McClintock Hall is one of the few buildings on campus that has served continuously as a residence hall since the time it became part of the Wilkes campus.
The dorm features an enormous lounge area, which has some unusual features -- a grand piano, floor-to-ceiling mirrors,
and a three-paned stained-glass inlay in the ceiling. Over one of its three fireplaces
is a collage made up of pictures of the home furnished in its original décor.
On the less formal side, the lounge also has a ping-pong table for a bit of friendly competition.
|rooms... 3 singles, 6 doubles, 2 triples, 1 double apt
average room size... 15' x 14'
listed on... the National Register of Historic Places, 1972
original cost to build... about $3000!
- If you were at Wilkes in 1951 you might remember the addition of McClintock Hall to campus. The building was donated to Wilkes College by Attorney Gilbert Stuart McClintock (1886-1959) who was the chair of the Wilkes Board of Trustees and a grandson of the original owner. Gilbert Stuart McClintock was also an autograph collector -- he had signatures of all of the presidents up to and including Eisenhower! Gilbert McClintock was known for his civic leadership and was dubbed "Mr. Wilkes-Barre" during the latter years of his life.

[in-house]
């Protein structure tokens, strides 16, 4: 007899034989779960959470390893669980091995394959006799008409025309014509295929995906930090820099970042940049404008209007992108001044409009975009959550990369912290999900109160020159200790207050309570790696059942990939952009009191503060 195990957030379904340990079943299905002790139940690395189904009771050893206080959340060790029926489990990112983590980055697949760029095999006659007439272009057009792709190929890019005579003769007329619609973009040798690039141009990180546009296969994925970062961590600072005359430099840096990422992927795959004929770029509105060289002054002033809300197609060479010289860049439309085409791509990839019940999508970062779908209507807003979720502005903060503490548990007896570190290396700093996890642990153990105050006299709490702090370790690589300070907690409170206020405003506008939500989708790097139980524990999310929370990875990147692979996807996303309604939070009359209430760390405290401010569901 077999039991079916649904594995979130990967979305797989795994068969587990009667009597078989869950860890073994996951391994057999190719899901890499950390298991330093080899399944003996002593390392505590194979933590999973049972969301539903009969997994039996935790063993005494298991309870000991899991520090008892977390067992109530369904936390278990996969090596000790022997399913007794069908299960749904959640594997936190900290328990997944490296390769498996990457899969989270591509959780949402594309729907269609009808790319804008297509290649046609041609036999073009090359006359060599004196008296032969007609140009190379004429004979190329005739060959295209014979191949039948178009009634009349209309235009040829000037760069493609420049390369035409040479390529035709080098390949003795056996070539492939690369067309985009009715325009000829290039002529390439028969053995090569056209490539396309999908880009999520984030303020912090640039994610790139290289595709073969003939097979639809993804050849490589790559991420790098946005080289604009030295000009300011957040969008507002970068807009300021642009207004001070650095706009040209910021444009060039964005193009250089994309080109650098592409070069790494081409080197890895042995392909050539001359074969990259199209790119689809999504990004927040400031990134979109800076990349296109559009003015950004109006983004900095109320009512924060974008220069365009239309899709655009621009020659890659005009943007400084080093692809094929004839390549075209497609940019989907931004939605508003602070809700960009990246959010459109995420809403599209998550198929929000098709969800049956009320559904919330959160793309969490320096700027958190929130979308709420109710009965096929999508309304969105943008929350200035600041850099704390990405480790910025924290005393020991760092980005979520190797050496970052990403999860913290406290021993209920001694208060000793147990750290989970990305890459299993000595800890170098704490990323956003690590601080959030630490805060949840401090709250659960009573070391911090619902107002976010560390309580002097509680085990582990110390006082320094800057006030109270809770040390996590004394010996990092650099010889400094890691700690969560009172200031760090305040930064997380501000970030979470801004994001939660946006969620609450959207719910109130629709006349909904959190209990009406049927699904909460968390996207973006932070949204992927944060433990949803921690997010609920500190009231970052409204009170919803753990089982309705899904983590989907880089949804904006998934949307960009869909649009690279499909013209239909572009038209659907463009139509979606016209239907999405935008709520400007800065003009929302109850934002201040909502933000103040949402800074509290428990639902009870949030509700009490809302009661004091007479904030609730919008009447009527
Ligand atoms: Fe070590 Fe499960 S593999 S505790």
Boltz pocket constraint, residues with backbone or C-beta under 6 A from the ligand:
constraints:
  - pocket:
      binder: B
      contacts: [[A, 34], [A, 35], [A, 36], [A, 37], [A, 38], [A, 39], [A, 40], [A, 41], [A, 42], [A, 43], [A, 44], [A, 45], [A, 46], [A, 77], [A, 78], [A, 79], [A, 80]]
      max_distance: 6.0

- The building, constructed of native brick and accented with an imported Philadelphia brick façade, was built around 1841, as a home for Attorney Andrew Todd McClintock (1810-1892). At that time, it only cost about $3,000 to build the magnificent mansion! Two later generations of McClintocks also occupied the home.
Unlike its New England style neighbor, Catlin Hall, the original home was built in Greek Revival style. However, after major renovations in 1844, 1863, and 1901, the home now features Victorian additions and is almost three times the size of the original dwelling. It stands on the site of a building that was used as a store and post office in the early nineteenth century.
Andrew Todd McClintock also owned law-office building next to McClintock Hall, at 34 South River Street. This structure was erected in three sections, however the exact date of construction is not known.
The law office was willed to Wilkes upon the death of Gilbert McClintock in 1959. The law office became the College's Guidance and Placement Center. A small structure that stood behind the Center then became a snack bar for north-end students.
In addition to the home and office building, Wilkes was lucky enough to receive the McClintock family's collection of antique furniture and artwork, as well as books and manuscripts that pertain to the history of Northeast Pennsylvania. This collection is now housed in the McClintock Room of the Farley Library.